We do a little late-night shopping in Tokyo, where no matter what the time is, there’s always somewhere for a quick, post-night-on-the-tiles pick-me-up.
In Japan you’re rarely more than a few paces from the nearest vending machine. There are more than five million of them, on street corners, station platforms, secluded hiking spots and historic temples. Spend a summer in Japan and you will be grateful for the ubiquitous presence of ice-cold soft drinks. Come late autumn, and chilled drinks turn to hot teas, coffees and soups. Drinks – soft and alcoholic – account for half of the machines, the rest offer ice cream, cigarettes, hot meals, even socks and razors, all fully stocked and untroubled by vandals. Many machines are now cash free, needing only a quick flick of a transport pass, others are touch screen. As part of the great post-tsunami energy conservation drive, vending machine makers such as Panasonic Appliance have stepped up efforts to make their machines more eco-friendly. Fuji Electric Retail Service has reduced the energy consumption of its machines by 80 per cent in 10 years. The machines are big earners for the owners, predominantly drinks manufacturers and train companies. Vending machine turnover in Japan last year was over €53bn.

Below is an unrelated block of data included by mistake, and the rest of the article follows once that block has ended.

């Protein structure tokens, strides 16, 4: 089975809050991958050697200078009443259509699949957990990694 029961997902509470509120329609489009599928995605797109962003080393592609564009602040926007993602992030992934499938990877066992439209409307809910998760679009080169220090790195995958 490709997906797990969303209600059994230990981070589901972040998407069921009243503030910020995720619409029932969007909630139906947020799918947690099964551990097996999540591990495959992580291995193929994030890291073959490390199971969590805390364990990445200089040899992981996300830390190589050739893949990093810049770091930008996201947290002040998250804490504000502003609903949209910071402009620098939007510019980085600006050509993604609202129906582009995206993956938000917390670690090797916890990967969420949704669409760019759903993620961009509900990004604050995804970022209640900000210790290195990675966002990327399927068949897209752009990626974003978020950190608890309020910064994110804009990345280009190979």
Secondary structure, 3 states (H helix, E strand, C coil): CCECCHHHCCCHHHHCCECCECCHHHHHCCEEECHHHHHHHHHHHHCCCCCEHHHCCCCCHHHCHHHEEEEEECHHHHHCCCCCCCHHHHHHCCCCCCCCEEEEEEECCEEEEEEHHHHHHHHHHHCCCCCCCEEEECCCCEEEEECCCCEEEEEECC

Models: Ken Nozomi Hashimoto, Taisuke Nakamuro, Saki Asamiya
Hair and Make-up: Kenichi Yaguchi
Producers: Naoko Kato, Natsumi Oh